• Portrait photo of Sanziana Roman
  • Sanziana Roman in the OR

Sanziana's Story (she/her)

I see the world through the lived experiences of my intersectional identities.

I am an immigrant. I came to the United States in the mid-1980s as a young teenager from Communist Romania. Before we left, my very enterprising mother procured a contraband $20 bill and hid it, carefully sewing it into her belt, and that is all we had when we entered this country.

I learned early on that all honest work was valuable. I worked my way through school as a motel housekeeper, cinema worker, cleaner, gardener, cafeteria worker, and secretary. Usually, I had more than one job at a time. I spoke five languages and tutored students in college. I had two great passions: medicine and music. I could not choose one over the other, so I chose to do them both. Over the years, they have woven together into a life that I feel is creative, surprising, and encompassing. The epitome of these passions came together during the pandemic as I had a chance to work with the professional opera world, and through my understanding of both science and music, I invented and tested a novel mask for singers that was put in practical use recently as the arts world re-emerged.

I am a woman and I am a surgeon. Working all my professional life in a heavily male-dominated world, I often felt like an outsider in my early career. This never worried me; it spurred me on to break down barriers for other women, to mentor and sponsor younger generations. It has given me purpose and drive. I do feel the world of surgery, medicine, and science is slowly changing, and women are gaining momentum to be who they can and want to be.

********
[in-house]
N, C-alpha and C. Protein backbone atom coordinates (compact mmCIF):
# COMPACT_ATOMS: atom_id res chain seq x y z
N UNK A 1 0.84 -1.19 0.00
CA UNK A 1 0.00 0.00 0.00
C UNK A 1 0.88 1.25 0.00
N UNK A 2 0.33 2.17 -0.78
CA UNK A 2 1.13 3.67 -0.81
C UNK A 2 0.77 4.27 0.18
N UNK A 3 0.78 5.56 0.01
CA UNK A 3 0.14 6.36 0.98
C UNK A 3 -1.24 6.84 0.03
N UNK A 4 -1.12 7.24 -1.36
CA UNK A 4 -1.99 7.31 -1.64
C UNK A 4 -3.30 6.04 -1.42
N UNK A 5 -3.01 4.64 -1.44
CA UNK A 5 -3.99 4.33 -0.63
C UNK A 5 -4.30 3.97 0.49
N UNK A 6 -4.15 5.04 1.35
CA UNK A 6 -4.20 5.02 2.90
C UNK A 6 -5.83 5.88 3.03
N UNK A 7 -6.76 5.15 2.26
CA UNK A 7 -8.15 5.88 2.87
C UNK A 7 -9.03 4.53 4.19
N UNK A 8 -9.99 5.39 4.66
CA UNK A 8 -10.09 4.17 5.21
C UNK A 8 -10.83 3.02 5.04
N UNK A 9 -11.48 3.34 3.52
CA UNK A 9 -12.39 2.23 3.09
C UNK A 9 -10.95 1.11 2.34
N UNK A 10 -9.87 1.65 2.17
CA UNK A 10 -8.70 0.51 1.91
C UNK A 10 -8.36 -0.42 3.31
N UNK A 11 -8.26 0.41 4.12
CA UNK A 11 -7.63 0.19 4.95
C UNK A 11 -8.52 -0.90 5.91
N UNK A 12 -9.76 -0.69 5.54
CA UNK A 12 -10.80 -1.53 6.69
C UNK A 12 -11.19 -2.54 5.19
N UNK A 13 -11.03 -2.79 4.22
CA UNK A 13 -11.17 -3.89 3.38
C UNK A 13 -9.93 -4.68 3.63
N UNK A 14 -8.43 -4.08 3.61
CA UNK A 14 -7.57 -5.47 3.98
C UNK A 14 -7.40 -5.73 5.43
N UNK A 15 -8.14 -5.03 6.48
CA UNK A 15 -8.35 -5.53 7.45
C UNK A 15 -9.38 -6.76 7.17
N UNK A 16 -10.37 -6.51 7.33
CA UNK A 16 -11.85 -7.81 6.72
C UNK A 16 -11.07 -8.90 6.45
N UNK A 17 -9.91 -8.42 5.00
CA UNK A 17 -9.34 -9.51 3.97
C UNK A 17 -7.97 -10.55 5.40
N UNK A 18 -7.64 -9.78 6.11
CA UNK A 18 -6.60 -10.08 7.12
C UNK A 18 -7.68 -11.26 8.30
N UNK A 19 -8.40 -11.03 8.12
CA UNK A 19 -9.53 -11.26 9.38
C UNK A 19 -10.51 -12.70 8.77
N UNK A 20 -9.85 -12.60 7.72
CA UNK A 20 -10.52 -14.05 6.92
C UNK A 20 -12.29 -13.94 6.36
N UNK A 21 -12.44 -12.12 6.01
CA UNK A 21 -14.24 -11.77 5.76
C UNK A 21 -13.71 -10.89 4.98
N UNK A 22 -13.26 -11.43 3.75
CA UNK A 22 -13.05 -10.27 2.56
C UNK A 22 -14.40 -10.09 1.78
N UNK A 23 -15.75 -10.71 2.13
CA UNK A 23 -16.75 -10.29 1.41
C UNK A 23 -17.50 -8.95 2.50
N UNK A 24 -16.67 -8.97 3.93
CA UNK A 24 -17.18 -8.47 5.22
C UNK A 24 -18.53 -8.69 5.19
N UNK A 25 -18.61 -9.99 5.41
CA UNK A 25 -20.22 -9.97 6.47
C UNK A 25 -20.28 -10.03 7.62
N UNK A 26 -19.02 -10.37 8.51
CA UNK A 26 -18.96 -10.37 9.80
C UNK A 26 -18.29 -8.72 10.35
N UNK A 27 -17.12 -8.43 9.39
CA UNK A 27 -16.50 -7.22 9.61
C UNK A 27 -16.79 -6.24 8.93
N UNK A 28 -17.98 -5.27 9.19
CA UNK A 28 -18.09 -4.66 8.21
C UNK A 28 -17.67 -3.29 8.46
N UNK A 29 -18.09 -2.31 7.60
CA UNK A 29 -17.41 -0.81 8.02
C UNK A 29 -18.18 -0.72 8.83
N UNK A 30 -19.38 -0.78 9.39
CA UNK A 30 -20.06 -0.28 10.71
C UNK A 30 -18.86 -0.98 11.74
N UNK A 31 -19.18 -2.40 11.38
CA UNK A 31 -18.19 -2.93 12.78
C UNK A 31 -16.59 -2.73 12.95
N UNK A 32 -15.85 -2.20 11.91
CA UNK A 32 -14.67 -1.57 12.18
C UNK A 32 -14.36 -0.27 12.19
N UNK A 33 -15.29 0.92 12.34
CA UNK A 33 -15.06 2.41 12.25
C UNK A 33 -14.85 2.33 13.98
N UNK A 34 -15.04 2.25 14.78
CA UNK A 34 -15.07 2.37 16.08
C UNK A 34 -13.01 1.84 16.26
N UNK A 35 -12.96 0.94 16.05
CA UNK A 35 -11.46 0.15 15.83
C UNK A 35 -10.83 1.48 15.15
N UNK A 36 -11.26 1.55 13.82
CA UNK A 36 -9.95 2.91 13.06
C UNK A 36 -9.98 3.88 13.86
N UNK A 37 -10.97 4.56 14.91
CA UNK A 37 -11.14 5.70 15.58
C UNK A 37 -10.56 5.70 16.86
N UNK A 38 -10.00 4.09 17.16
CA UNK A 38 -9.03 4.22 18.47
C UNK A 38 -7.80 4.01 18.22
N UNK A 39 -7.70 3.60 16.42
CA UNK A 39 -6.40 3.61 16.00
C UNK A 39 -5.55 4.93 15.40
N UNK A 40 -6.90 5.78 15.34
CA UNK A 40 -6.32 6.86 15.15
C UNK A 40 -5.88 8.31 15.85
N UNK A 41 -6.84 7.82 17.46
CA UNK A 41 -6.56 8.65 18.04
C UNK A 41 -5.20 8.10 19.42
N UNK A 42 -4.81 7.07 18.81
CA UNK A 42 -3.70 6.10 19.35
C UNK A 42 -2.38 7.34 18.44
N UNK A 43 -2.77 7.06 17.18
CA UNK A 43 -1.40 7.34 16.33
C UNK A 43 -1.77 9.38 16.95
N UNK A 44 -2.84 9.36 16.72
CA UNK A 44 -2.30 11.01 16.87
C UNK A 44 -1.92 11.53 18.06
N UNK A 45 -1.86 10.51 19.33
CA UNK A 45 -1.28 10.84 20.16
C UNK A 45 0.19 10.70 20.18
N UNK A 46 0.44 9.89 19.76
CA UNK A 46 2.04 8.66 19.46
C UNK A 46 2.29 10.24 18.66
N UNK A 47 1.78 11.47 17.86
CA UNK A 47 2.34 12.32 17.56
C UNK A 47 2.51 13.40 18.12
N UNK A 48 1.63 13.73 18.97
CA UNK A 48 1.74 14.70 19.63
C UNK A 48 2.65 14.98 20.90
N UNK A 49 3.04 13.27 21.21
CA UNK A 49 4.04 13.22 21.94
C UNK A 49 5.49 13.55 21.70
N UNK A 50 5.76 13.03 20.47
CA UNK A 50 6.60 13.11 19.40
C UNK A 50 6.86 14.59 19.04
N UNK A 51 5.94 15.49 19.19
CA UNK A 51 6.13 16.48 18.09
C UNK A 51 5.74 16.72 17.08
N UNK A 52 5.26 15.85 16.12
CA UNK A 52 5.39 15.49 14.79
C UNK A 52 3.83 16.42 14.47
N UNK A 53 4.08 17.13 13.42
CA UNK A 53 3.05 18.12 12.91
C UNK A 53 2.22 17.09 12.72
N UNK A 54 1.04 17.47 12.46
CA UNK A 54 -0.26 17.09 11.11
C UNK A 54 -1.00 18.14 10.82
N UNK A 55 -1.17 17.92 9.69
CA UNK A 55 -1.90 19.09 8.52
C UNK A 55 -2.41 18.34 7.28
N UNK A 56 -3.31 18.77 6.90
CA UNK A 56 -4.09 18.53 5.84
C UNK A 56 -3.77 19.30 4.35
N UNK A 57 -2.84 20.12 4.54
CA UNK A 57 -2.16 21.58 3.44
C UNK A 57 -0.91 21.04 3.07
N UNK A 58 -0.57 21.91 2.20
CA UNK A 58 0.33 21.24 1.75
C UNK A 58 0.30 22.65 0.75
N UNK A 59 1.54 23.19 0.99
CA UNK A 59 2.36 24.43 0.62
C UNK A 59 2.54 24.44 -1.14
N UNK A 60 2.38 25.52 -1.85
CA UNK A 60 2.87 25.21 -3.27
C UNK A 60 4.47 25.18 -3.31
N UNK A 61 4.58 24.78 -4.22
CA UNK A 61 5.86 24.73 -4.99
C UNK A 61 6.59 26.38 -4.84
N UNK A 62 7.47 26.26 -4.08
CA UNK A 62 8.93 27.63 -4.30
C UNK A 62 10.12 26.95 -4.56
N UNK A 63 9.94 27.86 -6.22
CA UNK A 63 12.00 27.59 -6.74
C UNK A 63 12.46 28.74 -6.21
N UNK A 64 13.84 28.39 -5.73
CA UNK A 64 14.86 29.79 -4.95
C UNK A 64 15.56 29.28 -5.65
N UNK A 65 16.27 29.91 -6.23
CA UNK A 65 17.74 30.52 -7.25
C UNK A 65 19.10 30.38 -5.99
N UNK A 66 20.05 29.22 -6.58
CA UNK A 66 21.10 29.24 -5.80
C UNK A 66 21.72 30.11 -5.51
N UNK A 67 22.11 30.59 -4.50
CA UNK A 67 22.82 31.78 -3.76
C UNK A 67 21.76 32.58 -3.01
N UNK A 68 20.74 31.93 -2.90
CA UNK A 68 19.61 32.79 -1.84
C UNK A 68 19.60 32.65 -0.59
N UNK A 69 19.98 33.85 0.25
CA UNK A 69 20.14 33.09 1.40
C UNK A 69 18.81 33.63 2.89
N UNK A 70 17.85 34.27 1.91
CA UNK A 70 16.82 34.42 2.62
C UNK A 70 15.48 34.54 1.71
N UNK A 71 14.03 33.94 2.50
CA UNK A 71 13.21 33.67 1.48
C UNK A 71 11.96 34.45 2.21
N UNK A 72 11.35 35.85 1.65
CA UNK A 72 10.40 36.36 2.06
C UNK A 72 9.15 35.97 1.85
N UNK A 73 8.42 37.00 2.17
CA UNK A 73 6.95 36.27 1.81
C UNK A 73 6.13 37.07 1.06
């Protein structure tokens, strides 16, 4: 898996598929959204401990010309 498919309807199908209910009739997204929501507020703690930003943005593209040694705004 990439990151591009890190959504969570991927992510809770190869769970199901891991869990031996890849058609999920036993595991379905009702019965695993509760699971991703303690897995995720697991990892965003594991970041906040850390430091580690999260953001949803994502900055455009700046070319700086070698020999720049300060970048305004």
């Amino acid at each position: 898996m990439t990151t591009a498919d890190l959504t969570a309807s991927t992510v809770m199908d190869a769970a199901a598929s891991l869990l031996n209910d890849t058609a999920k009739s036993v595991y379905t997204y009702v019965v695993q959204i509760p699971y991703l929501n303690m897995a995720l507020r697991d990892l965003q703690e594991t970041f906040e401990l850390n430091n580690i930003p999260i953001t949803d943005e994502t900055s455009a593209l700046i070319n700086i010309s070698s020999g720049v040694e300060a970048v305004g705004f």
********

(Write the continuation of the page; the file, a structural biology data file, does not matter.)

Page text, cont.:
I am queer. This identity was the one I hid the longest. This is my only regret. Living in pretense is consuming and useless. The truth always wins, so we may as well not waste our precious time. I encourage all queer-identifying young people to live their truths with pride. There are those of us who provide a community that is temerarious and supportive. I am one of the founders of the new, national LGBTQ and Allies organization for surgeons. We have found our voice, our fellowship, and our goals. We advocate for our vulnerable, our queer, our gender non-conforming patients, colleagues, and trainees. We fight for equity and a future where we can all belong.